Progression in Animation – take 2

DSC00626We had a wonderful day on Monday at our Animation conference.  Oscar Stringer and Helen came along to show us how to animate and we used the wonderful software Zu3D and Hue webcams.  You can see the animations that the teachers made here.

One of the things that I didn’t get time to share on the day was a draft progression in animation.  I  have tried to write this previously but as time goes on, you look back at it and realise that it is wrong.

So here goes for take 2.  This time I have taken the headings emergent, DSC00627developing, experienced and expert as  has been done in the great book Beyond Words: Developing children’s understanding of multimodal texts.

Once again I must stress that this is a working idea and is not the final outcome.

Early/emergent

  • take turns to speak and ensure everyone contributes
  • explain their views and listen to others and agree next steps
  • create short, simple texts making adventurous choices
  • combine images and sounds
  • reflect on own work
  • plans are focused on images and are not always referred to when animating

Developing

  • organise roles and take on different roles, actively including others
  • distribute tasks and check progress
  • create texts with a beginning, middle and end
  • show imagination through humour, atmosphere and suspense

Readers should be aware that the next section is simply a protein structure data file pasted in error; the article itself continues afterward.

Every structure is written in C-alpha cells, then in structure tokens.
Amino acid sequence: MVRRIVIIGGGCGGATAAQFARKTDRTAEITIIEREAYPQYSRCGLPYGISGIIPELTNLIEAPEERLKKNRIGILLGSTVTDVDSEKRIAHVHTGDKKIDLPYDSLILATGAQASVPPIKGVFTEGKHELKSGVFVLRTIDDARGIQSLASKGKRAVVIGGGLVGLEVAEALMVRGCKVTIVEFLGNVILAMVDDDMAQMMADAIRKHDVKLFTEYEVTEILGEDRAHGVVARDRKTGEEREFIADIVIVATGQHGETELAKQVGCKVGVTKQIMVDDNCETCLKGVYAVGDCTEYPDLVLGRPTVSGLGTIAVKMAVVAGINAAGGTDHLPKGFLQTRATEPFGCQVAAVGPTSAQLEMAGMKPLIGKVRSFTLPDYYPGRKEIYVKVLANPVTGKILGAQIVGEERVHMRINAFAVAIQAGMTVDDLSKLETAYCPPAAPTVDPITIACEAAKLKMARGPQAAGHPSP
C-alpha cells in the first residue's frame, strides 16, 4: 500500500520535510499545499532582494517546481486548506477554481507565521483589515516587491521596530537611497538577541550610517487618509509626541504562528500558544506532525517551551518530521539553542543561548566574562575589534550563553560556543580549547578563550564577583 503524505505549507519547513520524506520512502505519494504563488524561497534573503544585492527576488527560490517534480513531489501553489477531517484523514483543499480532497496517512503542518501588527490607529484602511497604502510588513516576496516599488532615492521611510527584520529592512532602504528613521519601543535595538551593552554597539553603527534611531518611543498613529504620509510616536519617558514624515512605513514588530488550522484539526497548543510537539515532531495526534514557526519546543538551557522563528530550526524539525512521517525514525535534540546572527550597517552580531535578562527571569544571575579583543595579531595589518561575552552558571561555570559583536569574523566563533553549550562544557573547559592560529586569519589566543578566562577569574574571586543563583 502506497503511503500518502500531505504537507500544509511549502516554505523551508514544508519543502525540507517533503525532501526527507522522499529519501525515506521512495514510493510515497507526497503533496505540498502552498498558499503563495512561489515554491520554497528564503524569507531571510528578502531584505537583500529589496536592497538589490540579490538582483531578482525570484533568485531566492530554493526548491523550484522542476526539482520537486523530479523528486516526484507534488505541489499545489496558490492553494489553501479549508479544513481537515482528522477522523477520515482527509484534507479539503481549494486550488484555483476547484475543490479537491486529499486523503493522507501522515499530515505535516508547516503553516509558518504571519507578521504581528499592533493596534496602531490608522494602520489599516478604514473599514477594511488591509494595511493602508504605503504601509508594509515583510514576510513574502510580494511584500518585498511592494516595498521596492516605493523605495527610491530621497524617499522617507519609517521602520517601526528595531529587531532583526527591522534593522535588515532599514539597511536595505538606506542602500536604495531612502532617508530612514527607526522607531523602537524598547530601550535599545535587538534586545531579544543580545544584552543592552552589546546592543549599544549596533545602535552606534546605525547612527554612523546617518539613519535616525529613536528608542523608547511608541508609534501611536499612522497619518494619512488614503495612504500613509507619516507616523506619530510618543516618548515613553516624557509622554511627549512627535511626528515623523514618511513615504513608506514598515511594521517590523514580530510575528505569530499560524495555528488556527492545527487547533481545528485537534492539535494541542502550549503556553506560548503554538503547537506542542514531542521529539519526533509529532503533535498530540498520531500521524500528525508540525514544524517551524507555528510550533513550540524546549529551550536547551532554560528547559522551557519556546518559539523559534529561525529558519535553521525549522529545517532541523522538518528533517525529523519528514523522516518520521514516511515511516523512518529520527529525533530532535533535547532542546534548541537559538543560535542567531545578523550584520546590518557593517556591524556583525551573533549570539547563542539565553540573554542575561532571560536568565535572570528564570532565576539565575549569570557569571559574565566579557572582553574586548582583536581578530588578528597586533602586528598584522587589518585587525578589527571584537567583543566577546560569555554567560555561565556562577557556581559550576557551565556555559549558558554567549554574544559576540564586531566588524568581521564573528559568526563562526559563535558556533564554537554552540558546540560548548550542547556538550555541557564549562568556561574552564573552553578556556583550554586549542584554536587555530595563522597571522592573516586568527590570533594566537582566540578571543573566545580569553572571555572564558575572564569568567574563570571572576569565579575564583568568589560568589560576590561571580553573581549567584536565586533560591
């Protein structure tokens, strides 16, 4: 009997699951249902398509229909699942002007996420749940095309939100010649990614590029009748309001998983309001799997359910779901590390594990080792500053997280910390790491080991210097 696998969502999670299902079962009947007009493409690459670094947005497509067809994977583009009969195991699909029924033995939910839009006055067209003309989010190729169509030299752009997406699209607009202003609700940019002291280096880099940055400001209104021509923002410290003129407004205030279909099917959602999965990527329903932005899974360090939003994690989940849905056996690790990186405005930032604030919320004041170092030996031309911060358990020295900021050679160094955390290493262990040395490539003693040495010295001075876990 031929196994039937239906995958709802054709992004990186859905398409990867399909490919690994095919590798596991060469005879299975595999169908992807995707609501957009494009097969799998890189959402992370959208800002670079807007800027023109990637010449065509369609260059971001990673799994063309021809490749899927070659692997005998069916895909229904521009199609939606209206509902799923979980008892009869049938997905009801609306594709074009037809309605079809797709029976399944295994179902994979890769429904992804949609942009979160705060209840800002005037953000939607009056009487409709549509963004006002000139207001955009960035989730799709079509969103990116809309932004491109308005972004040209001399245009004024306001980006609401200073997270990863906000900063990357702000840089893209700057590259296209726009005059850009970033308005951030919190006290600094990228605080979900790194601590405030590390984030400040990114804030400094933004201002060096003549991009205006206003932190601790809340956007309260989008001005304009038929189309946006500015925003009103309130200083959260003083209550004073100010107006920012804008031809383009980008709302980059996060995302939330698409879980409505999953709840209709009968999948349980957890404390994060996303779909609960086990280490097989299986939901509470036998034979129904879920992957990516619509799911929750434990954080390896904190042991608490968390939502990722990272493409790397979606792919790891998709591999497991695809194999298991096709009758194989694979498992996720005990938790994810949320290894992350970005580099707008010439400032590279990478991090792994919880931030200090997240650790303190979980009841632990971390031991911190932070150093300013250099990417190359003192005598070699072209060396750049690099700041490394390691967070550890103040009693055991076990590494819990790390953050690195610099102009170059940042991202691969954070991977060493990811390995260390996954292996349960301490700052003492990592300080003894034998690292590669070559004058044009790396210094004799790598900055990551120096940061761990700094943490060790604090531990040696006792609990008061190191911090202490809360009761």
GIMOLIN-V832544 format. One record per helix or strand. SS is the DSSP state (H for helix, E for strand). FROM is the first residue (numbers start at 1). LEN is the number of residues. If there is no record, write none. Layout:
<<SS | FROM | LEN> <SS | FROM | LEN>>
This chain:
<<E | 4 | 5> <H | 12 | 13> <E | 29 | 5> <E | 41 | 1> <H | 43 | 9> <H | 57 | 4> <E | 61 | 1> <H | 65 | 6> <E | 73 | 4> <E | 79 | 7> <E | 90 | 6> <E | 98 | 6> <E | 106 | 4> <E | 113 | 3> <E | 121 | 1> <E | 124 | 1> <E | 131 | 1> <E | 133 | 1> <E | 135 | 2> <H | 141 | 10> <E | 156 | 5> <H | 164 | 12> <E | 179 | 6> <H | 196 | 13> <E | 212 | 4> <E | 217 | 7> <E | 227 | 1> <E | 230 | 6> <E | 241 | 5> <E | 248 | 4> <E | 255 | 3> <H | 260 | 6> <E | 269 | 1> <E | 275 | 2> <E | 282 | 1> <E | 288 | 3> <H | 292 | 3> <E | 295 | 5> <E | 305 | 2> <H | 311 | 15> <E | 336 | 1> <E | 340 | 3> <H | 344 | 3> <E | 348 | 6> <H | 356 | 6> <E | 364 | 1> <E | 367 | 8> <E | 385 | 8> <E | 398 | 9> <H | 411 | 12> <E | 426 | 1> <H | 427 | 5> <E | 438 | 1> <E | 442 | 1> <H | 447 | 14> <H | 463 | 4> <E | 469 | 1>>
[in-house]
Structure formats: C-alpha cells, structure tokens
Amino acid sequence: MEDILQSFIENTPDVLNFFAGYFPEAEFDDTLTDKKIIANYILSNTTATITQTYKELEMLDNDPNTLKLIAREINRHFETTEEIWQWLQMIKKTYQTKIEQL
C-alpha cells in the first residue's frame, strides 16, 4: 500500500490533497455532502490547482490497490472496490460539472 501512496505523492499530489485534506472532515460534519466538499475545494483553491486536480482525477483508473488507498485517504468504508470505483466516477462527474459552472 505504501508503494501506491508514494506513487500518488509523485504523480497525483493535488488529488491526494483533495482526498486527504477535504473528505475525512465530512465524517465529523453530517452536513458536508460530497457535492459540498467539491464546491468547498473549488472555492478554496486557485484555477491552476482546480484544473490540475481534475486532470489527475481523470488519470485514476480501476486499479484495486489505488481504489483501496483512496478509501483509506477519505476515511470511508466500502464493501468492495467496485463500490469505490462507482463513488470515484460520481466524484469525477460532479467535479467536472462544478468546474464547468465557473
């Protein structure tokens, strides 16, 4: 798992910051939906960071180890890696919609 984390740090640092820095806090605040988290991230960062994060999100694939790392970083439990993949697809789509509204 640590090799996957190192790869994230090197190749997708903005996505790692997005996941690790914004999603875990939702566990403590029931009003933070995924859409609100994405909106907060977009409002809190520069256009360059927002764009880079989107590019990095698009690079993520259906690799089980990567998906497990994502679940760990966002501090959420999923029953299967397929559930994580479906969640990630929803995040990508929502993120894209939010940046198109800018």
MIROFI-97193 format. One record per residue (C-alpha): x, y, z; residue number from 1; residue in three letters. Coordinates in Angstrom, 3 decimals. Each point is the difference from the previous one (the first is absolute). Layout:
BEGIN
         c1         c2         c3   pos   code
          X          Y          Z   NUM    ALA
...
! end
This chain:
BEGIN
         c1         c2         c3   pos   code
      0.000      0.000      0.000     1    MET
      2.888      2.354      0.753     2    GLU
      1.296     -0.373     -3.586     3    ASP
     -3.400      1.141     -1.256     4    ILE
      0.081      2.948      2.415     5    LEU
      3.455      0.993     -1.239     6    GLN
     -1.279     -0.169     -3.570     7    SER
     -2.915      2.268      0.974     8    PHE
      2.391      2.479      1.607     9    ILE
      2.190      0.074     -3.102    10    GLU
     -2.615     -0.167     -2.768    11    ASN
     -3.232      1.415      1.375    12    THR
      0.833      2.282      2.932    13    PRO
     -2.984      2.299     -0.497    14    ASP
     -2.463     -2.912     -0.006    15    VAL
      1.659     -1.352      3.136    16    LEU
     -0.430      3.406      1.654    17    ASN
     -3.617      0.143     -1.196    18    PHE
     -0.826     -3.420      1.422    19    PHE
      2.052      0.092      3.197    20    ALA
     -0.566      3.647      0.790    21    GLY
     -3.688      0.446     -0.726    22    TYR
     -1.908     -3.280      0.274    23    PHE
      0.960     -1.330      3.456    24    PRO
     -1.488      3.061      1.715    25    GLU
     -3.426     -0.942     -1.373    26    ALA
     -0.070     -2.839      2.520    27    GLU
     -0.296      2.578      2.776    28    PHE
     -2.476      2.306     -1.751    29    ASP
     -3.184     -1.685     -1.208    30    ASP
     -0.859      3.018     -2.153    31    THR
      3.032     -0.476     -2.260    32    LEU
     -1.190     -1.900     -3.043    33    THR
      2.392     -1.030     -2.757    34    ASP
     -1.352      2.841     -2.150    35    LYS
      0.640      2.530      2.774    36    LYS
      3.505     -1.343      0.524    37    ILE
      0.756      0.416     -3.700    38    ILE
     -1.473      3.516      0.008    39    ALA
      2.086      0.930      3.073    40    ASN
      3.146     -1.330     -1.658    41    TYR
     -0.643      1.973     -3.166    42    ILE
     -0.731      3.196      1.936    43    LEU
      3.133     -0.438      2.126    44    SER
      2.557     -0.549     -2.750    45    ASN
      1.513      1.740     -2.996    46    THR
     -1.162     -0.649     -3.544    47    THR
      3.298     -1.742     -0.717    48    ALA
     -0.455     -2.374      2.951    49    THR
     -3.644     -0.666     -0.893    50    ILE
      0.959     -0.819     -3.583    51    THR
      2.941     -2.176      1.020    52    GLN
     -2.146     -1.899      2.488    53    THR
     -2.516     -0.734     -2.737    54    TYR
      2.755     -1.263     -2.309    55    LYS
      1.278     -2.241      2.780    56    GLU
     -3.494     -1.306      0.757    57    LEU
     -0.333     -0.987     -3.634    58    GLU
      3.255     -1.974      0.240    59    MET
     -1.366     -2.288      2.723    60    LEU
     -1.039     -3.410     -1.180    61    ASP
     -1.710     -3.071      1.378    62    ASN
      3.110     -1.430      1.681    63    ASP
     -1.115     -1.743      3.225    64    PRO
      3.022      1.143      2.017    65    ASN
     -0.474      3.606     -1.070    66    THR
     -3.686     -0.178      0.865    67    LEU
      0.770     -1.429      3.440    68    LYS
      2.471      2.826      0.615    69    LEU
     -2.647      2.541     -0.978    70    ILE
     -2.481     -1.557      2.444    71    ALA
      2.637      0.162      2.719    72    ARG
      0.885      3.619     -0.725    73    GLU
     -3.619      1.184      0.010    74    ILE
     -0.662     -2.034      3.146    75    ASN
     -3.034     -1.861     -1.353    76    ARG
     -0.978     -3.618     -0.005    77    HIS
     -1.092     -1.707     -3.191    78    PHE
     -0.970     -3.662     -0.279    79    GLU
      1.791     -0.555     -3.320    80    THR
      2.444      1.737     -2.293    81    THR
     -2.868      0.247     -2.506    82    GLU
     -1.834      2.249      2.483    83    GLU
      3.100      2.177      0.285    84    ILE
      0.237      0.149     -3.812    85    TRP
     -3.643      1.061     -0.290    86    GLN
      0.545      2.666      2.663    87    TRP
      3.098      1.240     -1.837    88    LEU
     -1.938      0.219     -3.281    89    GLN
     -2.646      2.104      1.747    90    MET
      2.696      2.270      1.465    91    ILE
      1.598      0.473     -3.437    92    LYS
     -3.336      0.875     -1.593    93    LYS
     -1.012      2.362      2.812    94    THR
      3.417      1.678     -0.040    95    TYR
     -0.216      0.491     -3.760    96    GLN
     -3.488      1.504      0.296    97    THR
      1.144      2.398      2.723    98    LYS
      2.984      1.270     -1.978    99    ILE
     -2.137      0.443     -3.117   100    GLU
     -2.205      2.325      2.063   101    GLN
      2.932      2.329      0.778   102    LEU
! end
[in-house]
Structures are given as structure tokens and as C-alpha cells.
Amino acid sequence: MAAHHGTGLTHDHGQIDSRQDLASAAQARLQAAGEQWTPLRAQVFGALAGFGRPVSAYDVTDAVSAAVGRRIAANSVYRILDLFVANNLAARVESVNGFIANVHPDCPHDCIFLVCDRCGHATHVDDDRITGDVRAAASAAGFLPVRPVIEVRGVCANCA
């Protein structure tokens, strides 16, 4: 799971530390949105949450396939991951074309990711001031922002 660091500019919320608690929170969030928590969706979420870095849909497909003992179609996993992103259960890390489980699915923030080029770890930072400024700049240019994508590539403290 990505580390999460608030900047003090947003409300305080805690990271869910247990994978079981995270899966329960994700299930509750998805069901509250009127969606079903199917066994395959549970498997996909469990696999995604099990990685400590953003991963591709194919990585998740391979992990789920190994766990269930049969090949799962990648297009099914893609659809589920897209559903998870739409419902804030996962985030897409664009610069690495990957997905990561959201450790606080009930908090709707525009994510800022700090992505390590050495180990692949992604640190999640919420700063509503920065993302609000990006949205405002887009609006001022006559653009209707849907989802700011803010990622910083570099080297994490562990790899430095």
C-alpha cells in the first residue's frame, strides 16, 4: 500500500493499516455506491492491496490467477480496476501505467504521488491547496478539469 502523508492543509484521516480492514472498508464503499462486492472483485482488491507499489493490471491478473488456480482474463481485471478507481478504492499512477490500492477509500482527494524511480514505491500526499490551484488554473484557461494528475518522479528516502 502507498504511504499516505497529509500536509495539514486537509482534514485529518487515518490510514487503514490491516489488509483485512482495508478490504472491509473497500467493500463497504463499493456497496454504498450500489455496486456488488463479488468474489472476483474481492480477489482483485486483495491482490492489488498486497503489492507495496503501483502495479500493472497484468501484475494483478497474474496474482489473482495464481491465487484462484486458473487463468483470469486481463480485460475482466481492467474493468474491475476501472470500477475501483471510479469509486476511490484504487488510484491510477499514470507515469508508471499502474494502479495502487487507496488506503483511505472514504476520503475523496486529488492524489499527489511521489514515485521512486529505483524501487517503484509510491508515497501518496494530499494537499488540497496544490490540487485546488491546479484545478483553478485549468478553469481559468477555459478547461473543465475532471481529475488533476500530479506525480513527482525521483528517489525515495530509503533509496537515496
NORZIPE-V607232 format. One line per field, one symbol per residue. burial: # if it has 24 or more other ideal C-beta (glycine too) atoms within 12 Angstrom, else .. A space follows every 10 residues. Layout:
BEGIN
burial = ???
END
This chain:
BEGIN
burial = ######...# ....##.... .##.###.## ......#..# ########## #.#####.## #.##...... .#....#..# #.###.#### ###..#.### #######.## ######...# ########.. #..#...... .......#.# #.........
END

• choose and combine images and sound for particular effects
  • if used, voice over is clear and well-paced
  • reflect critically on own work
  • planning acknowledges image, sound, time and number of shots

Experienced

  • plan and manage a group overtime
  • understand different ways to take the lead
  • understand and use a variety of ways to criticise and respond to criticism
  • vary the pace and develop viewpoint
  • create multi-layered texts
  • use a range of techniques to engage the viewer
  • integrate sounds and images for different purposes
  • where appropriate, layers of sound are used
  • planning is an integral aspect of animating containing all relevant information

Expert

  • adopt a range of roles when needed
  • acknowledge others’ views and adapt/modify own views in light of what they say
  • use and experiment with a range of devices to hold the viewer’s interest
  • develop pace and emphasis
  • use terms appropriate for critical analysis
  • entertain and interest viewers
  • where appropriate, create animations that are open to interpretation
  • planning drives the creation of the animation